Written by Joanne McCarthy

Published in Newcastle Herald December 18, 2019.

Read online: https://www.newcastleherald.com.au/story/6547840/korean-energy-company-kepco-seeks-judicial-review-of-landmark-bylong-coal-mine-refusal/

A KOREAN Government-backed energy company that paid the NSW Government more than $400 million for a Bylong coal mining licence in 2010 has sought a judicial review after the mine was refused in September.

KEPCO applied to the NSW Land and Environment Court for the review on December 13, after the NSW Independent Planning Commission rejected the mine because the negative impacts outweighed the benefits.

The landmark ruling was the first in NSW to consider the inter-generational impacts of coal mining after the Land and Environment Court rejected Gloucester’s Rocky Hill coal mine in February, in part because of its climate change impacts.

The Independent Planning Commission rejected the Bylong coal mine, in part because “the economic benefits accrue to the current generation and the environmental, agricultural and heritage costs are borne by future generations”.

The commission also found there was a “reasonable level of uncertainty” about the Bylong proposal’s economic benefits, that concerns about long term impacts on groundwater were well founded, and that KEPCO’s submission it could rehabilitate hundreds of hectares of high quality agricultural soil was not supported by solid evidence.

The Land and Environment Court confirmed the application by KEPCO against the Independent Planning Commission seeking a review under the Environmental Planning and Assessment Act.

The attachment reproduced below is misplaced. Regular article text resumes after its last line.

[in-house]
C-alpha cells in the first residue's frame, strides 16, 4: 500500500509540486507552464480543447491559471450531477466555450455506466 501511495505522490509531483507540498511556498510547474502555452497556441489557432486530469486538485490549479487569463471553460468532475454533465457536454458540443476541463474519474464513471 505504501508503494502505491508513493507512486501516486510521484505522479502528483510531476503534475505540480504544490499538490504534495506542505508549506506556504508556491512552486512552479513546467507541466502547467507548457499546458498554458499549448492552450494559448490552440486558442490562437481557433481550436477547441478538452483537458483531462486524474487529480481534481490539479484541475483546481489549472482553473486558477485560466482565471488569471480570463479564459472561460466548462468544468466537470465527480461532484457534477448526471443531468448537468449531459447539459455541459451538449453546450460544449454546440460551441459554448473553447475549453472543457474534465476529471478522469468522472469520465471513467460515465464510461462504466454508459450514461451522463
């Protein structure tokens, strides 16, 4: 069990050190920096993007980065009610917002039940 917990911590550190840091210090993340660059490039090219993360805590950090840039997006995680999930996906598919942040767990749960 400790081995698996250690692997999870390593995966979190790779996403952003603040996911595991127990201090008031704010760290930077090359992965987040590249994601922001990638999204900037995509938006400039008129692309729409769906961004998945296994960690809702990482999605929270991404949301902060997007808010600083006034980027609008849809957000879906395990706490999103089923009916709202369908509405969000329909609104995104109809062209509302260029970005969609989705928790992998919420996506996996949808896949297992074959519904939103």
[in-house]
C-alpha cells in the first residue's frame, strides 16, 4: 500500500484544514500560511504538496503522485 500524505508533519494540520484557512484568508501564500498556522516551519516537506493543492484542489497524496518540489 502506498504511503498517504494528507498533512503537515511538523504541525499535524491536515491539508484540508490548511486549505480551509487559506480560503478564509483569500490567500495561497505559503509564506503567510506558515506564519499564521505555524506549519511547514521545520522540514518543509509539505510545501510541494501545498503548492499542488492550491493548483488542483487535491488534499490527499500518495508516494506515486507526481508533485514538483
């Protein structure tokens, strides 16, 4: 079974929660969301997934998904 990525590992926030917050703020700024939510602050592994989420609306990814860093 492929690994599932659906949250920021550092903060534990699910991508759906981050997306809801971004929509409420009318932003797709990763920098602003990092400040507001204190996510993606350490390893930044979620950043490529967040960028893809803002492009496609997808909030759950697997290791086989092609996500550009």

KEPCO has not responded to questions, but a judicial review is restricted to considering if there has been a legal error in the assessment process. If the application is successful the matter could be referred back to the Independent Planning Commission for a redetermination.

The company cannot launch a merit-based appeal under NSW law because the assessment process already included a public hearing.

The Independent Planning Commission said it could not comment on the application.

Lock the Gate Alliance said Bylong farmers and their supporters were extremely disappointed by the decision.

“KEPCO will again face determined and unwavering opposition to this ill-thought out coal mining proposal that would destroy such a beautiful agricultural valley,” Lock the Gate spokesperson Georgina Woods said.

“The soils in Bylong valley are among the top 3.5 per cent in the state. At a time when so much of NSW is suffering from severe drought and unprecedented bushfires, it is madness that this fertile agricultural country remains at risk from mining.

“The IPC also ruled the impact of burning coal from the mine would have an unacceptable impact on future generations due to its contribution to global greenhouse gas emissions.”

Bylong Valley Protection Alliance spokesperson Phillip Kennedy said the valley was “a very special place, not just for the farmers that produce wool, beef and fodder there, but for people around the state who recognise its extraordinary beauty and rich cultural and natural heritage”.

The mine’s refusal left big questions about the future of 13,000 hectares of KEPCO-owned farmland and an exploration licence the company paid $403 million for in 2010.

In September after the decision Korean newspapers described the project as “disrupted” and “stranded”, and noted the restricted nature of any appeal against the decision.